After first being screened at the International Indian Film Festival, Toronto, Padmavyuha, a film that explores the history of Hinduism, has become the talk of the town. The film, which stars Pooja Batra and Nikhil Prakash in primary roles, offers an interesting perception on the subject of Hinduism, that drives the viewer to look at the religion in a different light. The 39- minute film has been put together with an extensive amount of research, and love for the religion which director Raj Krishna describes as ‘A Way of Life’.
In an exclusive interview, Raj Krishna shares his experience in bringing together Padmavyuha, and his thought process behind it. The film is set to do its rounds across several international film festivals and will soon be releasing on an OTT platform.
What inspired you to create a film around Hinduism?
I have always been interested in the general notion of faith. The power faith can have over people and societies, to enable us to bring out the best in ourselves and co-operate at scale. I figured it would be cool to package these ideas into a Zodiac or Indiana Jones style of a historic, mystery thriller rooted in Indian mythology, which I had not seen in Indian cinema before. Maybe Tumbbad was in a similar space as far as the storytelling was concerned.
The film stars Pooja Batra. How was your experience working with her?
It was great. I reached out to Pooja and she responded immediately. She was able to get us everything we needed in the middle of the pandemic within days. I have always been a great admirer of her work. She is one of the few people who has been able to successfully straddle both Hollywood and Bollywood. I am looking forward to working with her again in the future.
What kind of research went into putting together this film?
The level of depth I had to go to in my research was challenging – pulling up actual images that are thousands of years old, English translations of the ancient texts, and finding this all online through Google and Wikipedia pages. It is dense stuff but the Internet helps in that everything is online. It took a few weeks of going deep. My goal was to create an easily digestible, thrilling narrative that was also a history lesson for the viewer, an overview of this deep mythology. There are no easily digestible formats for reading and watching mythology that I could find that disseminate this kind of information in this format. But I think we achieved our goal – to convey a lot of the richness of religion and Indian mythology.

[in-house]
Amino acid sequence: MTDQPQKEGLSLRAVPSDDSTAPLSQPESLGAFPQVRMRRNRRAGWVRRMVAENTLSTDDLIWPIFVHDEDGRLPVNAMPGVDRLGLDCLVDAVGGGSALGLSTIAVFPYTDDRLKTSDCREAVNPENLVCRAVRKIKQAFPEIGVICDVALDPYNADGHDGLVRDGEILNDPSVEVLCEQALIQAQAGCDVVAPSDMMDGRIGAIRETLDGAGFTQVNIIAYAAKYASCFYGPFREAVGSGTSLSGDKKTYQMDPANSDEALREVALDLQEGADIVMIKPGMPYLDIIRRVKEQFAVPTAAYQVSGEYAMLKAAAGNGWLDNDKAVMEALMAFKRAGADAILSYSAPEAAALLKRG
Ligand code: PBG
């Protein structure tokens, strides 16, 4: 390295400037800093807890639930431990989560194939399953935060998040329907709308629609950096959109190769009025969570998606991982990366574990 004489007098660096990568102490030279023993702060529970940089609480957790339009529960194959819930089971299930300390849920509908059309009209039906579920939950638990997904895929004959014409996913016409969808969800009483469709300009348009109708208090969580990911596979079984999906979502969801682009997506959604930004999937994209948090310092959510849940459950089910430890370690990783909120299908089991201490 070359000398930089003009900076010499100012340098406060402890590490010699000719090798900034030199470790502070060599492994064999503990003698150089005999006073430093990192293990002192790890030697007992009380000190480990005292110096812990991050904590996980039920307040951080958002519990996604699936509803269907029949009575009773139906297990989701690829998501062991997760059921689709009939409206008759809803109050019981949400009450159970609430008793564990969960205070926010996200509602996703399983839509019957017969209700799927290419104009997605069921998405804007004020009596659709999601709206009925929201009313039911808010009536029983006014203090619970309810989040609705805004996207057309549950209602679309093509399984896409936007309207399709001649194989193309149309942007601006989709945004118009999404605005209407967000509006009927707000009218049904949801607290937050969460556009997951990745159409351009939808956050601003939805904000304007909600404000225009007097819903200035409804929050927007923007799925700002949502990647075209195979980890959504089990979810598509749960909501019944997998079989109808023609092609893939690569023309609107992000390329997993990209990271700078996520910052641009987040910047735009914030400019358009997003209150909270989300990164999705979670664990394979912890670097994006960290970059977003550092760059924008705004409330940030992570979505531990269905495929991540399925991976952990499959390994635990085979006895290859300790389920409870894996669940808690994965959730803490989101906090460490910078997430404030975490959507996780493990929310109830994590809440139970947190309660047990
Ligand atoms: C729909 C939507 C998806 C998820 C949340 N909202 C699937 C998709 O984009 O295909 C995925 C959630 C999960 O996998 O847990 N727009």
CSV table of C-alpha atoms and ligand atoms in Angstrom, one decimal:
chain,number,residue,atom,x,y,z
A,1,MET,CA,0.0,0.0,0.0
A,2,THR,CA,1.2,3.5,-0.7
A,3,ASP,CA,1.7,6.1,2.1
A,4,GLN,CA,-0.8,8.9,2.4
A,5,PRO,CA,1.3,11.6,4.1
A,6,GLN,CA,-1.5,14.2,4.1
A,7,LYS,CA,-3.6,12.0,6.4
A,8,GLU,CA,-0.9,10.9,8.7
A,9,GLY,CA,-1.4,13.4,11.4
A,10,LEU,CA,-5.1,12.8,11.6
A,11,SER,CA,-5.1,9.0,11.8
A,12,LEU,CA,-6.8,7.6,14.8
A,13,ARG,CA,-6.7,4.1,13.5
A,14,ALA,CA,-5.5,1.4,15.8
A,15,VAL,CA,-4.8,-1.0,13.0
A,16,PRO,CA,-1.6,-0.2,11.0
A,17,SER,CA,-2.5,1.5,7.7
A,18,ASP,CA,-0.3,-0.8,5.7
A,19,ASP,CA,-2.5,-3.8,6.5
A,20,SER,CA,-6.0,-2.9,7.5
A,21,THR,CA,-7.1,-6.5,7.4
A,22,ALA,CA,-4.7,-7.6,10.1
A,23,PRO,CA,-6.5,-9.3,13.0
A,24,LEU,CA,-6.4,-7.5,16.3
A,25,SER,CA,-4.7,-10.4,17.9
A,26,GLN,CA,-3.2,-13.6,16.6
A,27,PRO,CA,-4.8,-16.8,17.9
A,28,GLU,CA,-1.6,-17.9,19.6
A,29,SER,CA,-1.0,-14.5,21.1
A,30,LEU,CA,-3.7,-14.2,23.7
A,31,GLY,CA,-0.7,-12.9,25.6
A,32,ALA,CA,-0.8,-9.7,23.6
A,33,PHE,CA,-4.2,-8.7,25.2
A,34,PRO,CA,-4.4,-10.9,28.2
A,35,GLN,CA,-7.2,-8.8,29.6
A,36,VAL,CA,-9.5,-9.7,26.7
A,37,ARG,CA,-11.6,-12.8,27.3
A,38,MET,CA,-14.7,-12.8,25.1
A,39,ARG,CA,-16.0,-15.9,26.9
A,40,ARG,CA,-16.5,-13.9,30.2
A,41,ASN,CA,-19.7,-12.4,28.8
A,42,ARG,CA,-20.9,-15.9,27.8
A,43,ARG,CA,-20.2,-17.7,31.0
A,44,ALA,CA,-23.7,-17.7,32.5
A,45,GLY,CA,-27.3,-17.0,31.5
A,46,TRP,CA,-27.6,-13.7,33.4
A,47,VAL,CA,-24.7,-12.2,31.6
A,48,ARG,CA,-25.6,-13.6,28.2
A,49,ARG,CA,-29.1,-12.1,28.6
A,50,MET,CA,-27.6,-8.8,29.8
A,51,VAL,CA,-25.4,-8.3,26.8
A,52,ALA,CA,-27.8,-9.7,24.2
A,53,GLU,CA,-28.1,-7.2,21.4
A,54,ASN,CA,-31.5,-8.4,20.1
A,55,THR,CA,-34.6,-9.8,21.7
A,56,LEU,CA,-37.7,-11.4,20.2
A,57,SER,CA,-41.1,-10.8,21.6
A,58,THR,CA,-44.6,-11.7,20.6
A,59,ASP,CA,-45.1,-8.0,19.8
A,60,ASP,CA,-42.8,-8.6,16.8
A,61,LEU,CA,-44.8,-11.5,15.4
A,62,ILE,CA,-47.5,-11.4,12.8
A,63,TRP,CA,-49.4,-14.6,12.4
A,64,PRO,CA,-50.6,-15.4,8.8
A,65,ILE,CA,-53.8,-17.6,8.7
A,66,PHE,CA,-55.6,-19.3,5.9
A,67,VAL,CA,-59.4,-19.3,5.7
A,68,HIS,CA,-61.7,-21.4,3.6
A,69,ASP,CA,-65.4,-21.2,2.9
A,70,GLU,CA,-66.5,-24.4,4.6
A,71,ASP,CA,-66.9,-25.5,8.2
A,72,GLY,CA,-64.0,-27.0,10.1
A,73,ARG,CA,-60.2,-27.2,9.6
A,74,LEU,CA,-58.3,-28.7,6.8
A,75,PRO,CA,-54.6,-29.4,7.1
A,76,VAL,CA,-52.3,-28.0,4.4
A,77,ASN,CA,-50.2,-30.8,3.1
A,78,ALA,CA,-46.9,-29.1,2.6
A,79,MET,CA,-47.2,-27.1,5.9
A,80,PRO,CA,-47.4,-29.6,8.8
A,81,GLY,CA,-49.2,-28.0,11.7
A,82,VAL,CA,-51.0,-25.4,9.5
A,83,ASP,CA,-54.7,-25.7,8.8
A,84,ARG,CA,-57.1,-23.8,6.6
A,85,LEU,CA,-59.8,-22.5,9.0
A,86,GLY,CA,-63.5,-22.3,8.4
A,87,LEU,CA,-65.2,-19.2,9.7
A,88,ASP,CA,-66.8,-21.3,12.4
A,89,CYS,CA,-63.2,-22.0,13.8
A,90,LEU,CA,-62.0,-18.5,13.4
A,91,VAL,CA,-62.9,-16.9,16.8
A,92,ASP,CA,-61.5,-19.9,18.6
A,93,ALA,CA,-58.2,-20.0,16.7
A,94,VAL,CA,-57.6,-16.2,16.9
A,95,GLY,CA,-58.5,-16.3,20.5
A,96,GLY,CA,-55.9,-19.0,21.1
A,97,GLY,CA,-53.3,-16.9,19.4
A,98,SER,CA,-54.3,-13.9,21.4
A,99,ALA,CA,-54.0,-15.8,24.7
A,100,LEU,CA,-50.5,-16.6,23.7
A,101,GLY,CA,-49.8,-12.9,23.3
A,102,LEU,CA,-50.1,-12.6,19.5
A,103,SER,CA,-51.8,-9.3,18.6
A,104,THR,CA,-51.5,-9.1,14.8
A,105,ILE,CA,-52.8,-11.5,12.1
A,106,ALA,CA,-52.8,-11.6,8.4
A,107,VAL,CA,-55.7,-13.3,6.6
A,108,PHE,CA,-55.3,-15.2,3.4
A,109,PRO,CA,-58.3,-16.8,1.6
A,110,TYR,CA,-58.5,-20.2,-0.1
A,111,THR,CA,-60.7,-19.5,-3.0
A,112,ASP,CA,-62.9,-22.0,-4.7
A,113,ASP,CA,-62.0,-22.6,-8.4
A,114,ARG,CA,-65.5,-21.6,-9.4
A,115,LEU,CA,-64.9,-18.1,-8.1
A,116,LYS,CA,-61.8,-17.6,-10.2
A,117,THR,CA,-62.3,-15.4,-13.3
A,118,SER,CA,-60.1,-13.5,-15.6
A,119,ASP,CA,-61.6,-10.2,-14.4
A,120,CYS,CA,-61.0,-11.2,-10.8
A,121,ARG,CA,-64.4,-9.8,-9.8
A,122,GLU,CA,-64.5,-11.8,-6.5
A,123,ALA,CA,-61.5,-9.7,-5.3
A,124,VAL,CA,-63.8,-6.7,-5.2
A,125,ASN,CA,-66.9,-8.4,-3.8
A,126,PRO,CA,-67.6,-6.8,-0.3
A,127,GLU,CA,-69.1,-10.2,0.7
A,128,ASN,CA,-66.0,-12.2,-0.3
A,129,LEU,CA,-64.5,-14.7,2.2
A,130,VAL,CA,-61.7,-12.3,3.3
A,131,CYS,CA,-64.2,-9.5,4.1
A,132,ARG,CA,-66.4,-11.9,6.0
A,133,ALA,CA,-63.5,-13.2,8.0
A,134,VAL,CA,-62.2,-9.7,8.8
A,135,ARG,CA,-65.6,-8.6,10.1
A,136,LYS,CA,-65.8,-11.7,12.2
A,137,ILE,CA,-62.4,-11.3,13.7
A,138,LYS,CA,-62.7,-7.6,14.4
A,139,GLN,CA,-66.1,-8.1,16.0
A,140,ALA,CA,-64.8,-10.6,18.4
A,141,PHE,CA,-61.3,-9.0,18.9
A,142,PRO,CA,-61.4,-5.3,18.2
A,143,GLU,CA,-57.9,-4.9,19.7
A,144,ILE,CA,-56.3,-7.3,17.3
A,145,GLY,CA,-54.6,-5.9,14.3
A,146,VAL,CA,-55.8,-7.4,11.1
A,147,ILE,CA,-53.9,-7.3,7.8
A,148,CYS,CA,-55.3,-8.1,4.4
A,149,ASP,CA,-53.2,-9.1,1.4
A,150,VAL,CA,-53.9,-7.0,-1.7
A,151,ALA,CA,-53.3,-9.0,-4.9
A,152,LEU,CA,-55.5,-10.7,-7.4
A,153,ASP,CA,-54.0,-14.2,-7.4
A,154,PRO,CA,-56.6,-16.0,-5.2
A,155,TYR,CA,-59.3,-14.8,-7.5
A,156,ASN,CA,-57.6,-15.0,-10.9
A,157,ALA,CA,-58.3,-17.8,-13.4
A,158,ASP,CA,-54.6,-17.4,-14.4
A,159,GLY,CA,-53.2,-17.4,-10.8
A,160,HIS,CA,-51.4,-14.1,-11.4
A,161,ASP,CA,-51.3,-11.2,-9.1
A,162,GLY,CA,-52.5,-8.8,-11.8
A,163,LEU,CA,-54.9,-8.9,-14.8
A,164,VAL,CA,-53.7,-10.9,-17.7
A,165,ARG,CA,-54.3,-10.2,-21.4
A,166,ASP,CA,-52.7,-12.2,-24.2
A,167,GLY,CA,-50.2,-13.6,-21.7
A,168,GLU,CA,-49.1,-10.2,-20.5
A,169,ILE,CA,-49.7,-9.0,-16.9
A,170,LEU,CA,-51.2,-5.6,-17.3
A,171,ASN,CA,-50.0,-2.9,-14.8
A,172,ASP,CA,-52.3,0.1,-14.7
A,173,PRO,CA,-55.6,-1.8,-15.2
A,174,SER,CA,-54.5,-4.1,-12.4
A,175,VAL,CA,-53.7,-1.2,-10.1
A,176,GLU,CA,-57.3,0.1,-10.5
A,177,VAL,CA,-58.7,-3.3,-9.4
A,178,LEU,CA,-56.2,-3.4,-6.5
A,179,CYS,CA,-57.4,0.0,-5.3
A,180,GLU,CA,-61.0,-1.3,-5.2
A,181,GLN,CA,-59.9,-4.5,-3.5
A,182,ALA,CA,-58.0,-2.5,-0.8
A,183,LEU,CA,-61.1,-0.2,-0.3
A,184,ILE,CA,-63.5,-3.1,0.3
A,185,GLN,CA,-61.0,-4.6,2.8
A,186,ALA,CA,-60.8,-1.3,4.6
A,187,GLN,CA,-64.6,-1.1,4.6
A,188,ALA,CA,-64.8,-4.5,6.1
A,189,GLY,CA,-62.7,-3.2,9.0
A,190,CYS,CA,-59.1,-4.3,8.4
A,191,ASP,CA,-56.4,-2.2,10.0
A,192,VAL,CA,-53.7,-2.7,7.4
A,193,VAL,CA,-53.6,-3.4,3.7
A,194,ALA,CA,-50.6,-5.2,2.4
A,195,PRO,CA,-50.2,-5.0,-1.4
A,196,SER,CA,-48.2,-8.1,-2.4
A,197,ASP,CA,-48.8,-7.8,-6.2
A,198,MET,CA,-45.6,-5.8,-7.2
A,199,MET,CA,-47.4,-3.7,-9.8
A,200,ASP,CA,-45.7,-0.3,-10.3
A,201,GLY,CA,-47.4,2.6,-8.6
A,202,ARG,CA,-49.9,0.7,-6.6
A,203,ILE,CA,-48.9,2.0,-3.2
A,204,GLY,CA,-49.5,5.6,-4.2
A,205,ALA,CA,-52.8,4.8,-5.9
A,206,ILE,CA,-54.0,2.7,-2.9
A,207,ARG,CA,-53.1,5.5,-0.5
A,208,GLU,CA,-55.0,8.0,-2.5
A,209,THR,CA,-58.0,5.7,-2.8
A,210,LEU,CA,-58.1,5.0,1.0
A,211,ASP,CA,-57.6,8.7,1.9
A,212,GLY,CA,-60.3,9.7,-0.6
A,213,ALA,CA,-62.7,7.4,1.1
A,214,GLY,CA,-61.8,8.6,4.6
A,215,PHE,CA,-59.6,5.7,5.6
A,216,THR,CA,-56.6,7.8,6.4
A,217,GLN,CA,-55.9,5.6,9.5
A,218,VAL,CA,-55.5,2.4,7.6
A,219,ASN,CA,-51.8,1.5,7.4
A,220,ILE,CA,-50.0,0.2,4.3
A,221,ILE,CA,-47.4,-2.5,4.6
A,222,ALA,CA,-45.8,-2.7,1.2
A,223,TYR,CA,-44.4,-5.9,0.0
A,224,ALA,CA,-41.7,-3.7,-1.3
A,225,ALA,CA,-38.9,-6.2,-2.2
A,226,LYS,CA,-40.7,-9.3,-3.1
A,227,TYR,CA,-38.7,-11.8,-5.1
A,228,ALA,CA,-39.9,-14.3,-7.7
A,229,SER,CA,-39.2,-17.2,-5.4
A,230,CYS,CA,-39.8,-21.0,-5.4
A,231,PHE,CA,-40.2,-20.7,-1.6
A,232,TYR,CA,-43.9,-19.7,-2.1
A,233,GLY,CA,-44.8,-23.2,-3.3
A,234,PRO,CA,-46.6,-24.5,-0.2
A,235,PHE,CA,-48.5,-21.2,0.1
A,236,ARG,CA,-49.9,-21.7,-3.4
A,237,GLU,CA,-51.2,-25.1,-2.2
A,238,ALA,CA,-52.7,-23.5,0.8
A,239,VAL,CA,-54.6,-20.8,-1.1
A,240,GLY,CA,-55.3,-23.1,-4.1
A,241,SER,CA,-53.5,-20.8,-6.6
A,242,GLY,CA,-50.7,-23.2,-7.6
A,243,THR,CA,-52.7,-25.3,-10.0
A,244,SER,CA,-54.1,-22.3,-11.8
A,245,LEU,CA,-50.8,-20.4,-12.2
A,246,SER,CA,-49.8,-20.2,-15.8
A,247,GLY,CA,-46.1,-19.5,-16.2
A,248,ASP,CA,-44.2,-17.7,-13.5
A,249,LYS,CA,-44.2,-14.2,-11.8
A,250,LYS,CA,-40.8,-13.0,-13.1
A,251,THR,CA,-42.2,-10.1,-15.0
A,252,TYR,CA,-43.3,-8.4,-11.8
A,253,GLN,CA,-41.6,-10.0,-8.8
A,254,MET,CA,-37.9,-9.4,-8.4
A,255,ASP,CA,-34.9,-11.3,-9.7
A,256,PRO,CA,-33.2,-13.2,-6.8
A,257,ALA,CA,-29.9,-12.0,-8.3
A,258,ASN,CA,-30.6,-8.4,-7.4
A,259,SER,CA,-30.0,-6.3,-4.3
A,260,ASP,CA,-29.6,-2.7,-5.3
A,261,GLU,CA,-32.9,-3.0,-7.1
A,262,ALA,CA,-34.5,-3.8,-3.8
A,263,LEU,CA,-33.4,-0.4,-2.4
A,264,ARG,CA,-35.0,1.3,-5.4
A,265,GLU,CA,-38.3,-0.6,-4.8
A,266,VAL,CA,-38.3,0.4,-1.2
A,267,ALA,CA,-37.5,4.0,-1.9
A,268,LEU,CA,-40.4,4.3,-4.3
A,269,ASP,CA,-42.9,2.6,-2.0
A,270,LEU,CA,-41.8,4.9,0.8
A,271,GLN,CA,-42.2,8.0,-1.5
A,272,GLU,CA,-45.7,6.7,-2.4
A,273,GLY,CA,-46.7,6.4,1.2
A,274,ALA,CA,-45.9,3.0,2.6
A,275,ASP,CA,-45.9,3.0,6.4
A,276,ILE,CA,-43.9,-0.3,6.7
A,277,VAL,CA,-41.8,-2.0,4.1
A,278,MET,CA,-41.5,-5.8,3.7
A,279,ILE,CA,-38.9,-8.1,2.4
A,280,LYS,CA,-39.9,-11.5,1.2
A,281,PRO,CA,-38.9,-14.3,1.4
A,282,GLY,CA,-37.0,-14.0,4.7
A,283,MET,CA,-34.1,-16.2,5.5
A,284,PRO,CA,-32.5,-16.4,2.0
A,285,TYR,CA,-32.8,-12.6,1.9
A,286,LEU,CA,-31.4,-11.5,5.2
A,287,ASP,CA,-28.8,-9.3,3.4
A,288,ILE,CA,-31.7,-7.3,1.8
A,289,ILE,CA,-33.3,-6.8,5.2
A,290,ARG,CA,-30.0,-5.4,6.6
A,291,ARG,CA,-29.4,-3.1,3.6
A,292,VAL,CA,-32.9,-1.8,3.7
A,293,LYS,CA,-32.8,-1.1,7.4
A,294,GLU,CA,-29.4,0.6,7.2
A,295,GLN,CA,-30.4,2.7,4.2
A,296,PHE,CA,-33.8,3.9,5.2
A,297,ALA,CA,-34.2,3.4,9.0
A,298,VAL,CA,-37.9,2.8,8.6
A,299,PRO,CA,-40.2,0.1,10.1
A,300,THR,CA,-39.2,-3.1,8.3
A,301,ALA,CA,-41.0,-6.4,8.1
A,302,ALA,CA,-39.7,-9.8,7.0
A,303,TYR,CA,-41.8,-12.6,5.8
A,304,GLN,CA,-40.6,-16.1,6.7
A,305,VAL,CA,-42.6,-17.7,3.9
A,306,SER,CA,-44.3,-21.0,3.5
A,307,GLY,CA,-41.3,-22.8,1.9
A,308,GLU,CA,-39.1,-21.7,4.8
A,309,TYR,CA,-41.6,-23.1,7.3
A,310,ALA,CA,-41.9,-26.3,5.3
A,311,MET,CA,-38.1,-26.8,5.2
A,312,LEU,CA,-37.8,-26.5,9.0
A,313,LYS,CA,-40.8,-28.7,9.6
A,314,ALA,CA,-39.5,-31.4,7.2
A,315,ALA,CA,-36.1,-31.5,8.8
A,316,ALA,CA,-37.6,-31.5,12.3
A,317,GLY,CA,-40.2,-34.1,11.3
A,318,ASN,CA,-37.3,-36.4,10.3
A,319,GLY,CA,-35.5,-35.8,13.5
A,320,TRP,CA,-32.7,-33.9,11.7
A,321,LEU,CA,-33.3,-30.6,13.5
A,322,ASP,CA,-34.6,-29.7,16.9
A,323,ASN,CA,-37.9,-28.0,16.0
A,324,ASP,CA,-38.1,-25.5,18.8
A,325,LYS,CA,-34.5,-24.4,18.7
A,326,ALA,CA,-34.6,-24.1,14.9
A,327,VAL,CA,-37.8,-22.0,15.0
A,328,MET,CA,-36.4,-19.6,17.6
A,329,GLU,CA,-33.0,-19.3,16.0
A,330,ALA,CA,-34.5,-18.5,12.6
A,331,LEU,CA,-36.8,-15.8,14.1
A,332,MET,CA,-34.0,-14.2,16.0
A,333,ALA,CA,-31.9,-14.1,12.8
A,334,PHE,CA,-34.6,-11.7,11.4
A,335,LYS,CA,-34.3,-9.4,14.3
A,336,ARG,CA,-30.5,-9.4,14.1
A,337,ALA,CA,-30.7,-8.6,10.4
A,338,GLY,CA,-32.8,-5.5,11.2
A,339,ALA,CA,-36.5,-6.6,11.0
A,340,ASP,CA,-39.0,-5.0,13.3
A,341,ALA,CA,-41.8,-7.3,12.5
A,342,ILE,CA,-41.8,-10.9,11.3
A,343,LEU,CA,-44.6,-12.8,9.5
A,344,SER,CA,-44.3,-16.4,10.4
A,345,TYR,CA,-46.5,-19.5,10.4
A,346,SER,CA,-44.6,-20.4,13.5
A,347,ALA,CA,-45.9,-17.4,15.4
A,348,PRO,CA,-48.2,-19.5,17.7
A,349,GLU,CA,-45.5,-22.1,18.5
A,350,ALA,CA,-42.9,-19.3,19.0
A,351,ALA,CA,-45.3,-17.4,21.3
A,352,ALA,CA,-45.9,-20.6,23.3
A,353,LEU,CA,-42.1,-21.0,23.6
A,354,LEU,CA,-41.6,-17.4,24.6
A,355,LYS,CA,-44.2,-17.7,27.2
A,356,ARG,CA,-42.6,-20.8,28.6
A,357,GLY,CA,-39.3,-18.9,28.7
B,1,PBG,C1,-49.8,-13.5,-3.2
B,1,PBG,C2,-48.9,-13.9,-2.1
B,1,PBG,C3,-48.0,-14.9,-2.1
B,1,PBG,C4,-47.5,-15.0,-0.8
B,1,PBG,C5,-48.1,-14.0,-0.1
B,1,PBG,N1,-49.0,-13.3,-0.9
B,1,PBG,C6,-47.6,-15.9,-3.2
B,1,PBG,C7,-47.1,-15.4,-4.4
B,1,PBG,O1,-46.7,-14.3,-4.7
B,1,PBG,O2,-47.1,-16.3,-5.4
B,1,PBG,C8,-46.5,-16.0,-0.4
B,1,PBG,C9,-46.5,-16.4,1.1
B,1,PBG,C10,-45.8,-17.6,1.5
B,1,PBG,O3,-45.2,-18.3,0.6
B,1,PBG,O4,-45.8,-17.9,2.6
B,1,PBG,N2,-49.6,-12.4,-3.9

What message do you aim to deliver through Padmavyuha?
I hope it prompts a conversation about faith and the power of faith to bring about certain outcomes. I also hope people see the beauty in Hinduism and see that we are not trying to say anything negative about Hinduism (quite the opposite, actually – we believe it is a beautiful, karmic religion of peace) and are intrigued by some of the assertions in the movie about how the West has corrupted certain Eastern narratives and parts of Indian history, and are prompted to learn more about ideas like Orientalism.
Who is your target audience for Padmavyuha?
Anyone who likes mystery thrillers like The Da Vinci Code or Memento will enjoy the film.
Padmavyuha is open to interpretation in many ways. Do you think the Indian audience is ready for films like these? Do you think their taste in films is changing?
I don’t know. I hope so, but let’s see. I just followed the good old-fashioned filmmaking advice and made the movie I would want to see on the opening night. There has been some recent controversy around the film with some random trolls on the Internet claiming that it is supposedly anti-Hindu. I would like to point out that it is quite the opposite. The film explores the beauty of Hinduism and talks about how the West tried to corrupt it. But if people cannot even get beyond seeing the trailer without ripping it apart and engaging in harassment campaigns online, then maybe people are not ready for it. I would like to think tastes are changing with the kinds of dark, edgy content we see on streaming platforms like Netflix and Amazon Prime Video. But maybe it is too soon.
What kind of films do you wish to treat your audience with in the future?
I am exploring a number of different projects, including more of a conventional action thriller, a multi-generational Indian-American family drama, and a crime television series. I’m not sure what direction I’ll go in yet. It depends on a lot of things, including the reception of this film. Only time will tell.